How to make Atole at home! This warm Mexican drink combines cinnamon, piloncillo, and masa harina for a creamy warming cup of comfort. Use plant-based milk for a vegan alternative. Great for breakfast, a snack, or lovely way to wind down at the end of the day.
This time of year can be tough on a lot of us.
The continuing cold weather, the long gray days, the brown sludge of it all.
Here in Southern California the weather is pretty lovely all the time, but my years and years of living in cold climates has left a lasting memory of how tough the end of February and beginning of March can be.
Even if we aren’t suffering from winter fatigue, pandemic fatigue is prevalent everywhere.
Which is why this is the perfect time for a hug in a mug: a warm, creamy cup of Mexican atole.
what is atole?
In the US when we need a bit of coziness we turn to a steaming cup of hot cocoa. In Mexico and Central America, its atole that soothes the soul.
Atole (pronounced ah-TOL-eh) at it’s most basic, is a warm drink made of ground field corn.
Corn atoles have been enjoyed for thousands of years and there are lots of flavor variations from Mexican chocolate atole, called Champurrado, to fruit atoles, to ones sweetened with vanilla extract to even Atole de Galleta María, flavored with crushed vanilla cookies.
If you are interested in learning more about Atoles and other Mexican drinks, I highly recommend the book Beverages of Oaxaca by Salvador Cueva and Ricardo Bonilla.
It is a fascinating look at the traditional beverages made and enjoyed in this part of Mexico and features several atole recipes.
what you’ll need to make this atole recipe
Traditionally, atole is made by simmering dried field corn (the nutrient-dense type of corn used to make tortillas, pozole, tamales, etc.) in water, then grinding that corn.
This finely ground corn then gets simmered with water and other flavorings to make a creamy, rich drink.
We are going to make a much simpler version by using masa harina instead of the whole corn and flavor it with cinnamon sticks and piloncillo.
Here’s what you’ll need:
Plant-Based Milk. To make a nice creamy base (but keep it vegan) we are going to use a plant-based milk like almond milk or coconut milk mixed with water.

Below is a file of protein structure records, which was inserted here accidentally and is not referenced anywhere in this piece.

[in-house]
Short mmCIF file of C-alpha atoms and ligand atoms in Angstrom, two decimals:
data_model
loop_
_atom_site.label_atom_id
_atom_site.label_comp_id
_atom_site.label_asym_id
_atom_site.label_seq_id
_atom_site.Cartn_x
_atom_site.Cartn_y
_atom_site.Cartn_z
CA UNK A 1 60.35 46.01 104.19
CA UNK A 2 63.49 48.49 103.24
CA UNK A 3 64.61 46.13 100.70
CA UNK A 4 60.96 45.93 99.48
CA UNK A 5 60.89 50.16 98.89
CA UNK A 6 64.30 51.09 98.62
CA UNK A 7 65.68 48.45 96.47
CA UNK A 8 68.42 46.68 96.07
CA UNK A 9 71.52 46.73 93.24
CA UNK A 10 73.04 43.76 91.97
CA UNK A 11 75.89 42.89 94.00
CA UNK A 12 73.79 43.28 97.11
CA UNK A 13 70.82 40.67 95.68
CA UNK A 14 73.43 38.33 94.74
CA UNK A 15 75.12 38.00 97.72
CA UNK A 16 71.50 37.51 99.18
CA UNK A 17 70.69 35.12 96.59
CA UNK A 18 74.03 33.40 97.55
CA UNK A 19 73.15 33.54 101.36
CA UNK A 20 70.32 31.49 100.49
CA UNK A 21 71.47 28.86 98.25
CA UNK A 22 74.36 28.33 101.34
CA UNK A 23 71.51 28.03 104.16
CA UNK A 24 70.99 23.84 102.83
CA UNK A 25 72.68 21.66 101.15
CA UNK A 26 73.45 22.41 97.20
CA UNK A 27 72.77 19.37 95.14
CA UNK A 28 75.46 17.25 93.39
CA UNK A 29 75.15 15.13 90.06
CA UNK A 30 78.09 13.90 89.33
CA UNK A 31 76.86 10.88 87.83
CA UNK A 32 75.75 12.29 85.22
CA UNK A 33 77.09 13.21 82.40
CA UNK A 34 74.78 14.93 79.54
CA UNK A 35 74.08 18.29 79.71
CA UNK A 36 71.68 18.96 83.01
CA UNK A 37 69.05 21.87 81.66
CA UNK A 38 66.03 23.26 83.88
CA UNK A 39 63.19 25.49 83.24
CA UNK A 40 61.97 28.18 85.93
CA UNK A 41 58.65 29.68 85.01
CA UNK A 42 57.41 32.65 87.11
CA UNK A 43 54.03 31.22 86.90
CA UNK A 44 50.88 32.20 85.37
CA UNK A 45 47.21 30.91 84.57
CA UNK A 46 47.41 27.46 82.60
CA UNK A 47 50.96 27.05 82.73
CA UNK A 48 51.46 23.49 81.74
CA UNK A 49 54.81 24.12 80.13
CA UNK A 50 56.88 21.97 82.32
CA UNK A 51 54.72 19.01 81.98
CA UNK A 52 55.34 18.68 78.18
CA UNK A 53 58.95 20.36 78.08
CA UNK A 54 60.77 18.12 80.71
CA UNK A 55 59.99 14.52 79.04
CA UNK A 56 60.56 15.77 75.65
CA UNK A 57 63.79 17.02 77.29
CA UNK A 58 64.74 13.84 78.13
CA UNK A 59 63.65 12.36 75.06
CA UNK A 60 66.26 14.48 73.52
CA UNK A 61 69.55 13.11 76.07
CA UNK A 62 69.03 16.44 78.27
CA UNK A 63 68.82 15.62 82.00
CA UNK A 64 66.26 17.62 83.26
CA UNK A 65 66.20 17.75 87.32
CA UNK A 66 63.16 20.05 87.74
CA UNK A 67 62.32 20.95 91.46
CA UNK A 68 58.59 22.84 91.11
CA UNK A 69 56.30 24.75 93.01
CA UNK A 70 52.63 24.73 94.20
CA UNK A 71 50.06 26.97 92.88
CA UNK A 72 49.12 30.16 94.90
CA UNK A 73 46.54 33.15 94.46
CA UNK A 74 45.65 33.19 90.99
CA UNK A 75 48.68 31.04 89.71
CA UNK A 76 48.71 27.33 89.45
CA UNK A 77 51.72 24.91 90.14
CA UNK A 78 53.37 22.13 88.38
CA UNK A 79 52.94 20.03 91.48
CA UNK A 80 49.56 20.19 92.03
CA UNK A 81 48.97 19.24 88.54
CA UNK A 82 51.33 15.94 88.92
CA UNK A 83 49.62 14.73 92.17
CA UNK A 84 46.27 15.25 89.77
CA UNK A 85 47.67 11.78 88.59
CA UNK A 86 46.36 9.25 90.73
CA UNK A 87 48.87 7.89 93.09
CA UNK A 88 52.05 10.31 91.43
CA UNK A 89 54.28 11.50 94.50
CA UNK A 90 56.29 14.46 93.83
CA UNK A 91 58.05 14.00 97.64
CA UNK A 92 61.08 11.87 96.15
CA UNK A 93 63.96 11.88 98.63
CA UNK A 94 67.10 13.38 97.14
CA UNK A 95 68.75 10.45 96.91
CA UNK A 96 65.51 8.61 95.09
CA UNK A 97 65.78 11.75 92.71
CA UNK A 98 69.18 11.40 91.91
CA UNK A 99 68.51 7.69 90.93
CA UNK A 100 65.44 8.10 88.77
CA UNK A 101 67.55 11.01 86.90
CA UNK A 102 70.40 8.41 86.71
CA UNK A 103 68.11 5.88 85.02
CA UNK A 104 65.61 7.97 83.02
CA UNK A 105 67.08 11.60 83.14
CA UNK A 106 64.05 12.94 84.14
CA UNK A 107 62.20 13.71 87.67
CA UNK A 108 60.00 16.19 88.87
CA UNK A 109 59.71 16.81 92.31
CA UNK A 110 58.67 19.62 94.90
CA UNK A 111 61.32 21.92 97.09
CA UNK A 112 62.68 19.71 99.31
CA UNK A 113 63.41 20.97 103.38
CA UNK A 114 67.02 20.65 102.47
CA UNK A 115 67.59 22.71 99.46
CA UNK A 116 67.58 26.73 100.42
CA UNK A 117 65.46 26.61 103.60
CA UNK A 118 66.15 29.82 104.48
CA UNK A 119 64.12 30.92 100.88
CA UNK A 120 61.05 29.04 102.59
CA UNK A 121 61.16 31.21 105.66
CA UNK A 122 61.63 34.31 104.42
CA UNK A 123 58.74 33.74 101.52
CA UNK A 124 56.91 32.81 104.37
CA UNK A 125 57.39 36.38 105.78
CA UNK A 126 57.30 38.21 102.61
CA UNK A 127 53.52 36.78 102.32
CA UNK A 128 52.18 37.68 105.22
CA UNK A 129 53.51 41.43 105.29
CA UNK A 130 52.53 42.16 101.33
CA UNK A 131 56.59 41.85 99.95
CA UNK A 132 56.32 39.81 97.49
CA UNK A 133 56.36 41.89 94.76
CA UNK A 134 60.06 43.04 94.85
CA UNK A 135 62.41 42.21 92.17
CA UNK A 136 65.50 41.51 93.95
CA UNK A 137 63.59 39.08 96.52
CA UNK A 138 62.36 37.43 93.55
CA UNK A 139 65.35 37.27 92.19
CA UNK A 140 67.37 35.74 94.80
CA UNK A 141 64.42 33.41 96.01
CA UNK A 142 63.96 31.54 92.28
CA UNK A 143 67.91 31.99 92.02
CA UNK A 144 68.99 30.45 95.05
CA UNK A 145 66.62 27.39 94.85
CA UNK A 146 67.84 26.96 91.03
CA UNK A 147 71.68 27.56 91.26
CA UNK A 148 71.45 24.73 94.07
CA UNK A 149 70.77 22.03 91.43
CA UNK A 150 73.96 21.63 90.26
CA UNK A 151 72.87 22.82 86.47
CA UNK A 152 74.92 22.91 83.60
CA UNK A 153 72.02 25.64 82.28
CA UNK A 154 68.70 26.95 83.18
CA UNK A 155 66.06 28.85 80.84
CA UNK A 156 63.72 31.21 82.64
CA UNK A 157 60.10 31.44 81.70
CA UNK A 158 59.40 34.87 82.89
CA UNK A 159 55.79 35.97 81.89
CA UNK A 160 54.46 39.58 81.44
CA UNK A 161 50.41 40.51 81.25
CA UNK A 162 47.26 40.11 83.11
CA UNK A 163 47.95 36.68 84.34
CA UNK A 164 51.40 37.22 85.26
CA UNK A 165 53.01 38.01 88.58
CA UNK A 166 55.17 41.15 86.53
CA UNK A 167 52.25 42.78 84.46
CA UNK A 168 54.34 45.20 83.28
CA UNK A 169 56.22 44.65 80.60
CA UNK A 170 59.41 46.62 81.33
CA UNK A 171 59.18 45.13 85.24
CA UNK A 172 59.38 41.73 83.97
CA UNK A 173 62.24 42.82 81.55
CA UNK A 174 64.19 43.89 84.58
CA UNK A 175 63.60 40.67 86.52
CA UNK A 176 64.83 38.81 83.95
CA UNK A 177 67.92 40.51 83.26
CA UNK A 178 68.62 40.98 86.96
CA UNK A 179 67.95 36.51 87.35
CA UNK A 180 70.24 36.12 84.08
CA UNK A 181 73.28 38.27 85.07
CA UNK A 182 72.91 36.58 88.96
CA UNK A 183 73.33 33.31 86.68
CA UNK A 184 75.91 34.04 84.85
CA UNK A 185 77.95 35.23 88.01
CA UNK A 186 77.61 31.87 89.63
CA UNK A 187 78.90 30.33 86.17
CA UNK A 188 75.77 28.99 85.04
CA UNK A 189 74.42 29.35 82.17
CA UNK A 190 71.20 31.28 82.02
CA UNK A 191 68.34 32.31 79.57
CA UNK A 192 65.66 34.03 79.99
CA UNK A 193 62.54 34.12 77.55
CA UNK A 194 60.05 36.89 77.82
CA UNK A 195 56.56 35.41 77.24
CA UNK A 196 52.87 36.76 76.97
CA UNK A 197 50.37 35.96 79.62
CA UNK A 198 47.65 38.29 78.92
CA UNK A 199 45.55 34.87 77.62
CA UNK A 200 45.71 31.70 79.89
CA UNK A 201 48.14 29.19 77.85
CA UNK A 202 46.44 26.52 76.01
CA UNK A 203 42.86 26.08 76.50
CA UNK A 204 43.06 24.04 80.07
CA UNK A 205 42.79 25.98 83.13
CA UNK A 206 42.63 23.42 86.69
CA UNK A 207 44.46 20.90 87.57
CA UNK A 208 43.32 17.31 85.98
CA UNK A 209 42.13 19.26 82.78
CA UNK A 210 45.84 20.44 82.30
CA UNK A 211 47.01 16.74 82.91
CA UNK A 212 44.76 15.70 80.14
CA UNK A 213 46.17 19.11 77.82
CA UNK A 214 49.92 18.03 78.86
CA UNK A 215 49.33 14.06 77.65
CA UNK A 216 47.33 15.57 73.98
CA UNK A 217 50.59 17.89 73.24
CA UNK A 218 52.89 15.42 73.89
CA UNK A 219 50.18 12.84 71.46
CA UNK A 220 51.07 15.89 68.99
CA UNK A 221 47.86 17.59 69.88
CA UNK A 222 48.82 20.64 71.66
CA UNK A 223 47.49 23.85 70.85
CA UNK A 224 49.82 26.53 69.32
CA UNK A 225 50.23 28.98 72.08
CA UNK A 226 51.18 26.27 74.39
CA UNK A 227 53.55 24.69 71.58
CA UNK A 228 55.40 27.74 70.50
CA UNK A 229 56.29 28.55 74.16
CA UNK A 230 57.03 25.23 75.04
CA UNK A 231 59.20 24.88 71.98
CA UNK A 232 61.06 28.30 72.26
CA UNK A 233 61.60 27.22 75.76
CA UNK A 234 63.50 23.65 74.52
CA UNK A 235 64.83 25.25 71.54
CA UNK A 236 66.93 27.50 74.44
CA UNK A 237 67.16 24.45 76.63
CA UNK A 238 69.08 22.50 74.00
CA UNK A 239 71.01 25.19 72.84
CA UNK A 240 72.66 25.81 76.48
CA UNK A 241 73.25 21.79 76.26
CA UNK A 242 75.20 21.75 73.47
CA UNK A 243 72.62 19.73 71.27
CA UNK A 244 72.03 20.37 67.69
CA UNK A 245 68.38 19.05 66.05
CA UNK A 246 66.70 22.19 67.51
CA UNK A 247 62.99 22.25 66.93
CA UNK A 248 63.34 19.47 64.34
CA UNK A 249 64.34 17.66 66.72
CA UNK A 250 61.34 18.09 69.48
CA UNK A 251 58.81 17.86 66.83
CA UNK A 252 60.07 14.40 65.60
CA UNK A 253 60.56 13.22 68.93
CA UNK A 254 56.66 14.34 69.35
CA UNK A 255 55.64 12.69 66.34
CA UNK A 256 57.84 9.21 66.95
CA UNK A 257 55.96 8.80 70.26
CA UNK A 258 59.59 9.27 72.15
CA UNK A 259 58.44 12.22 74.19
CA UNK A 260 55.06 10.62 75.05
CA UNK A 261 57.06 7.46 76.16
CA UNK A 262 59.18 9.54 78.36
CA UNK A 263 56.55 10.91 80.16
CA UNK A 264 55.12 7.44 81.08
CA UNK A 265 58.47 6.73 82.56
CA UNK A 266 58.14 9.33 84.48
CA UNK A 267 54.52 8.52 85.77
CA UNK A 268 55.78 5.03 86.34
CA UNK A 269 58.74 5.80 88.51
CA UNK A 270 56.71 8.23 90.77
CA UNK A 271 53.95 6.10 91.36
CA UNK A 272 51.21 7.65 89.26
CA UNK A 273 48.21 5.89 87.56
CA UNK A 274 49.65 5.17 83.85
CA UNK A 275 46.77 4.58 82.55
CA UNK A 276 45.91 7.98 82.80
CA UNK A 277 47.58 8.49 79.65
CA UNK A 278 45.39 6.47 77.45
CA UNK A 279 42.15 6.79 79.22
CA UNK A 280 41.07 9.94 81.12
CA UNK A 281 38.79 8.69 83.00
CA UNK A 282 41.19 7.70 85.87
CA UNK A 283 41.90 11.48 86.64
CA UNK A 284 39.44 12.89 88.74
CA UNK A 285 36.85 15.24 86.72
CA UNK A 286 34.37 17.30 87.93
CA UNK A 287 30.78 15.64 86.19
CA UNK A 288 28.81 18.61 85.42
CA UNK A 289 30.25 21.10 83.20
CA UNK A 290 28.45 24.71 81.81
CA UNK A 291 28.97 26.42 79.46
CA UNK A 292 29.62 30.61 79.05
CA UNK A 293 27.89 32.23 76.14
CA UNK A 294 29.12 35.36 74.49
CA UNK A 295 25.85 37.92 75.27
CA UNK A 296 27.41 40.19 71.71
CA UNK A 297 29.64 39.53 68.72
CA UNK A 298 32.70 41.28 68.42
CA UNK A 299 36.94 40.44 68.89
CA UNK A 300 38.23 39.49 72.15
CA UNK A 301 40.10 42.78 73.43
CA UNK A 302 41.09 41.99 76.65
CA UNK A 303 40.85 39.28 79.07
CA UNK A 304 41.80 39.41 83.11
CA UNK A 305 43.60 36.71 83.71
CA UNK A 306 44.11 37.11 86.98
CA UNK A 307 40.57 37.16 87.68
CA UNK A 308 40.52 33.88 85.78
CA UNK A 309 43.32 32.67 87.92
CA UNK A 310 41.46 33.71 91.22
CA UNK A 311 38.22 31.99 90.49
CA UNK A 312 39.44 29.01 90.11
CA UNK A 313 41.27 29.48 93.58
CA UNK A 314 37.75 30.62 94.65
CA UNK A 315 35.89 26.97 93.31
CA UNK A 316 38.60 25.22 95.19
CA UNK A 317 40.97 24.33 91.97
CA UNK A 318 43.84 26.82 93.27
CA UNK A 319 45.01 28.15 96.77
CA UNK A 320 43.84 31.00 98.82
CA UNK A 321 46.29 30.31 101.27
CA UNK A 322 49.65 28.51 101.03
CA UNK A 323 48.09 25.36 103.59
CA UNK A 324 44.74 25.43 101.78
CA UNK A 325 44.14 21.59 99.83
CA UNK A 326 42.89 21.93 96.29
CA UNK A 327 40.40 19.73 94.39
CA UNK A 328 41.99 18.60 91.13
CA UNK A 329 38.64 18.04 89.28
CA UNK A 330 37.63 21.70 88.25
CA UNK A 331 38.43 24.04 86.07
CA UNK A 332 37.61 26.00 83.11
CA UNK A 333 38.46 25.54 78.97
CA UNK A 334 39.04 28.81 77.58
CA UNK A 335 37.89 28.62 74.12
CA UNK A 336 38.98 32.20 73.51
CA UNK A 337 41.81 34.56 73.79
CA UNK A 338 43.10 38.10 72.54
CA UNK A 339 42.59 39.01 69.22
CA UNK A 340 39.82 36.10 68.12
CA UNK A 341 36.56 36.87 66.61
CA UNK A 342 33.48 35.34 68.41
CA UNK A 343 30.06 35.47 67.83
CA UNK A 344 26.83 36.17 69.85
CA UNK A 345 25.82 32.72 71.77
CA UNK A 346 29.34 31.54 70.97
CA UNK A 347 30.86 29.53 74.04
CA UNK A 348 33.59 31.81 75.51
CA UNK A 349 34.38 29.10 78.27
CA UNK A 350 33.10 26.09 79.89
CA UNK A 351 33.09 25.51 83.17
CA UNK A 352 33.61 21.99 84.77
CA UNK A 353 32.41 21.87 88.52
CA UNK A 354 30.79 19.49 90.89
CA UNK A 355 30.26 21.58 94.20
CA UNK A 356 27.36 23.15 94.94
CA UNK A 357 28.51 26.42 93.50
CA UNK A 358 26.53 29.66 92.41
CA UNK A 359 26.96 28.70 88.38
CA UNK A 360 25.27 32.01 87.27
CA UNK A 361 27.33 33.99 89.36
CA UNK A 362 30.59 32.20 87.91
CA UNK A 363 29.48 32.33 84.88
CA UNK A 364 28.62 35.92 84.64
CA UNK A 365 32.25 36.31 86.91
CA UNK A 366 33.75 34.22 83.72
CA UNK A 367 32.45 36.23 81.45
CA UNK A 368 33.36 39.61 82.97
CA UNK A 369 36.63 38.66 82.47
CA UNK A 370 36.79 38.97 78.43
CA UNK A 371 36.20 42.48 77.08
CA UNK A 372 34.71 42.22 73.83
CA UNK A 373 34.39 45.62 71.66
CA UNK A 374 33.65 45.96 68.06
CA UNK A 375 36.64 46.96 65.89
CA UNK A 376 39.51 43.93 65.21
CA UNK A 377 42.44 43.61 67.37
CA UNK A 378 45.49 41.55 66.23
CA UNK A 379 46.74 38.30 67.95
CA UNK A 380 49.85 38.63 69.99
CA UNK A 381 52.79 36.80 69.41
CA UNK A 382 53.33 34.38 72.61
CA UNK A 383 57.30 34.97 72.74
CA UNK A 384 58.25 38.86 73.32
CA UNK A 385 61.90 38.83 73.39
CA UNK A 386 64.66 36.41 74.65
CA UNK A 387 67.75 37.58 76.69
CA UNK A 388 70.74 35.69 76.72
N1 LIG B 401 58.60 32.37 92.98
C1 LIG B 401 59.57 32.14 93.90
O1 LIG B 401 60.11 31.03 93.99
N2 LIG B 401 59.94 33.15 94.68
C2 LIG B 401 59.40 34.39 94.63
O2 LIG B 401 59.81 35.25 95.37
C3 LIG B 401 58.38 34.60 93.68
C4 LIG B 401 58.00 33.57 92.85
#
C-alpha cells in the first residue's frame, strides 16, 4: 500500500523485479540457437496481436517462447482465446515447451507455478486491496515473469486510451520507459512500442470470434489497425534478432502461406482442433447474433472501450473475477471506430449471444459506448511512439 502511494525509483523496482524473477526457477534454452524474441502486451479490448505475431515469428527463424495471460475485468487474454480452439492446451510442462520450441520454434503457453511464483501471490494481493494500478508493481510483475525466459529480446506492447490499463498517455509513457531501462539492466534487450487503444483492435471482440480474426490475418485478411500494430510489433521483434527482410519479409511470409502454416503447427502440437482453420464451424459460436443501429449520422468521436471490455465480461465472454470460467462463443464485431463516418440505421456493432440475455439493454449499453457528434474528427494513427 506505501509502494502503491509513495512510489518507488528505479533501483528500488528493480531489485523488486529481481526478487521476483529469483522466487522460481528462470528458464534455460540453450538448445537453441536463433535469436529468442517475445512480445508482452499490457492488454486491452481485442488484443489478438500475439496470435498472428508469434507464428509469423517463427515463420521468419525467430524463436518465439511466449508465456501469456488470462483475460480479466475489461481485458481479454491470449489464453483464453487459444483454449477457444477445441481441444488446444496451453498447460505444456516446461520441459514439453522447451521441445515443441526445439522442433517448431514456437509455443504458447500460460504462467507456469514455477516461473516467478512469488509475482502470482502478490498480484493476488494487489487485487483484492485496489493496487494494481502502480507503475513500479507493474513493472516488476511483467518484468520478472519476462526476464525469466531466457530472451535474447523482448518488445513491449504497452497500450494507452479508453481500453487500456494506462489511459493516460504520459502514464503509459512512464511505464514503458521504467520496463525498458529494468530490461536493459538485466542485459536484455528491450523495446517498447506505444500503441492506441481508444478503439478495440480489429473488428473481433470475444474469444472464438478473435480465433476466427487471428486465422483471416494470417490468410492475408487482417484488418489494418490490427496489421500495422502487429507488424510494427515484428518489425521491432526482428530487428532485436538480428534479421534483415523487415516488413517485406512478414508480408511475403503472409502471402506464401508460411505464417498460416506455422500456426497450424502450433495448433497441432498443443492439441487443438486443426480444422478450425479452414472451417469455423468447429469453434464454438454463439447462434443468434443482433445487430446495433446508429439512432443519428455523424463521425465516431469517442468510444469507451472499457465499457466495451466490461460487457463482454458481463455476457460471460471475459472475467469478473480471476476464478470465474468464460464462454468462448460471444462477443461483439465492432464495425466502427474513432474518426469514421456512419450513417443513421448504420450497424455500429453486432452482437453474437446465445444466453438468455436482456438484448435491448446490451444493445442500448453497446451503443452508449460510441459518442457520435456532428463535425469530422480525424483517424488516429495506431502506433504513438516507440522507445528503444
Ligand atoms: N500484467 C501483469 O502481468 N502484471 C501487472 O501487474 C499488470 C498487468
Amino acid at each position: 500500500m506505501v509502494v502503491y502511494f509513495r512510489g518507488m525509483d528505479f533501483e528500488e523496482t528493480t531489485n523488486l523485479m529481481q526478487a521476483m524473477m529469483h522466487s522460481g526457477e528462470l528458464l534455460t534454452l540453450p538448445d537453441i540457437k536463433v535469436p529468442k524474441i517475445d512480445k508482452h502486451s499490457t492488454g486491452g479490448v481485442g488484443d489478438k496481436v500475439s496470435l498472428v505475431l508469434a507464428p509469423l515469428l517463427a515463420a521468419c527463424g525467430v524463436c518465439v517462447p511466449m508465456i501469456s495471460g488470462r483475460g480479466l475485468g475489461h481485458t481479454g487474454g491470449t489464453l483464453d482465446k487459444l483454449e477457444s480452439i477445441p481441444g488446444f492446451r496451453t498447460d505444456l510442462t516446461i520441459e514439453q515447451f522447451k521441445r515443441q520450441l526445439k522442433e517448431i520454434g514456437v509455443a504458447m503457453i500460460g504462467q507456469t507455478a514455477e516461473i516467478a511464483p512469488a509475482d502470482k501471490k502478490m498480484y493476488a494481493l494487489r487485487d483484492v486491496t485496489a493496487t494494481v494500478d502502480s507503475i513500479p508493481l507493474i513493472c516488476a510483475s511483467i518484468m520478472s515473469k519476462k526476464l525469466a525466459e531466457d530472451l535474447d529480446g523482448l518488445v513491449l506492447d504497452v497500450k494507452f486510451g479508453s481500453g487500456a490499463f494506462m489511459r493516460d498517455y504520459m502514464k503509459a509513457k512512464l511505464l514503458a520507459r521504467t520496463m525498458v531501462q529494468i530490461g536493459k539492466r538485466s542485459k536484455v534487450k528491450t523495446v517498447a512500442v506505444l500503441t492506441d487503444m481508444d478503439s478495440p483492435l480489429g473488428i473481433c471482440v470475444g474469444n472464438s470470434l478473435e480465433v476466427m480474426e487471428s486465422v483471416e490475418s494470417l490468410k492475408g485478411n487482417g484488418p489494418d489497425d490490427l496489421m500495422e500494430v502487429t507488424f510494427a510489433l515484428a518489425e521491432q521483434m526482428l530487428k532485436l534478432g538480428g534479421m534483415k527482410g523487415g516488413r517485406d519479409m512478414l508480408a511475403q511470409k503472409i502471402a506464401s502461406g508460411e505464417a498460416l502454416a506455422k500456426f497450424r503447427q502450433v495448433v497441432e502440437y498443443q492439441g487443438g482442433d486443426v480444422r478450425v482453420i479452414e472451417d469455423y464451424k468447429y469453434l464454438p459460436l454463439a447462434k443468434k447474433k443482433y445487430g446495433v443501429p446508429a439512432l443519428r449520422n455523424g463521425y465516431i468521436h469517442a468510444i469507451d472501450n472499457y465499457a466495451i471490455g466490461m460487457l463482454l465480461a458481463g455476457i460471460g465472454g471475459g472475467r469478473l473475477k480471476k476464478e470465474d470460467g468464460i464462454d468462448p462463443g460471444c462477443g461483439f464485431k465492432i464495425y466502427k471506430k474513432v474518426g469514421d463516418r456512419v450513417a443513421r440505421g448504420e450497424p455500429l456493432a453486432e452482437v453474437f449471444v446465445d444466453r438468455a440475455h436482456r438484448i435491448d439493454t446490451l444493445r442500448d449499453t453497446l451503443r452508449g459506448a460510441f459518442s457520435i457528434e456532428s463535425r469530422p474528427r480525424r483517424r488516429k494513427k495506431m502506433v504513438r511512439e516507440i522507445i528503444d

If you want to use regular whole milk that works too.
Piloncillo. Piloncillo is raw cane sugar that is formed into cone shapes. Look for the smaller 1/2 ounce cones at your local Latin market so you can add them whole to the atole.
Grating or chopping Piloncillo is nearly impossible. You can also substitute dark brown sugar is you can’t find it.
Canela. Canela are long sticks of Ceylon cinnamon. They are more floral and fragrant than Cassia cinnamon sticks which are more common.
Look for canela in the produce section of Latin markets. Use Cassia cinnamon sticks or ground cinnamon as a substitute.
Masa Harina. Finely ground corn flour used to make tortillas, tamales, and more. This is widely available in almost any grocery store now. It is not the same as cornmeal or corn starch.
Kosher Salt. Just a bit to bring out the corn flavor.
how to make it!
This is a very easy version that can be made in under 10 minutes. Here’s how:
- In a large saucepan combine almond milk, water, piloncillo, and canela. Bring to a boil over medium high heat.
- Reduce heat so the milk mixture is just simmering, and whisk to dissolve the piloncillo.
- Add masa harina a little at a time while whisking constantly. Continue whisking a minute or two until the atole is starting to thicken.
- Remove from heat and ladle into mugs.
- You can strain the atole if you want to get rid of the canela pieces or the masa harina has formed any lumps.
when to enjoy atole
No seriously, this hot corn drink is delicious whenever you need a pick-me-up but I really love it like Bricia Lopez suggested in her book, Oaxaca, with a shot of espresso for breakfast.
This recipe makes 4-6 cups so I like to make a batch on Sunday. Have a cup right away then let the mixture cool and stick in the refrigerator. All I have to do is warm some up whenever the urge hits.
The atole will keep covered in the refrigerator for up to a week.
more alcohol-free mexican drinks to try!
- Agua de Limón (Lime Agua Fresca)
- Toasted Coconut Cold Brew Horchata
- Strawberry Mandarin Agua Fresca
- Sunrise Smoothie
- Ginger Cardamom Rompope
- Agua de Jamaica
- Pink Chia Lemonade
keep calm and cozy
Ready to try a comforting cup of atole? When you do please let me know by snapping a pic and tagging me on Instagram @holajalapeno and #holajalapeno so I can see or leave me a comment below (don’t forget to leave a ⭐️⭐️⭐️⭐️⭐️ rating) !
- Simmer milk mixture. Combine milk, water, piloncillo, canela, and salt in a large saucepan and bring to a boil over medium-high heat. Reduce heat to a simmer and whisk to dissolve piloncillo.
- Add masa harina. Slowly add masa harina while whisking constantly with a wire whisk. Continue whisking until mixture is smooth and has thickened slightly, about 2-3 minutes.
- Enjoy! Ladle into mugs and enjoy.
If atole is lumpy or you'd like to get rid of the canela pieces, you can strain the mixture through a fine mesh strainer before drinking.
Nutrition Information:Yield: 6 Serving Size: 1
Amount Per Serving: Calories: 87Total Fat: 3gSaturated Fat: 2gTrans Fat: 0gUnsaturated Fat: 1gCholesterol: 13mgSodium: 91mgCarbohydrates: 9gFiber: 1gSugar: 0gProtein: 6g
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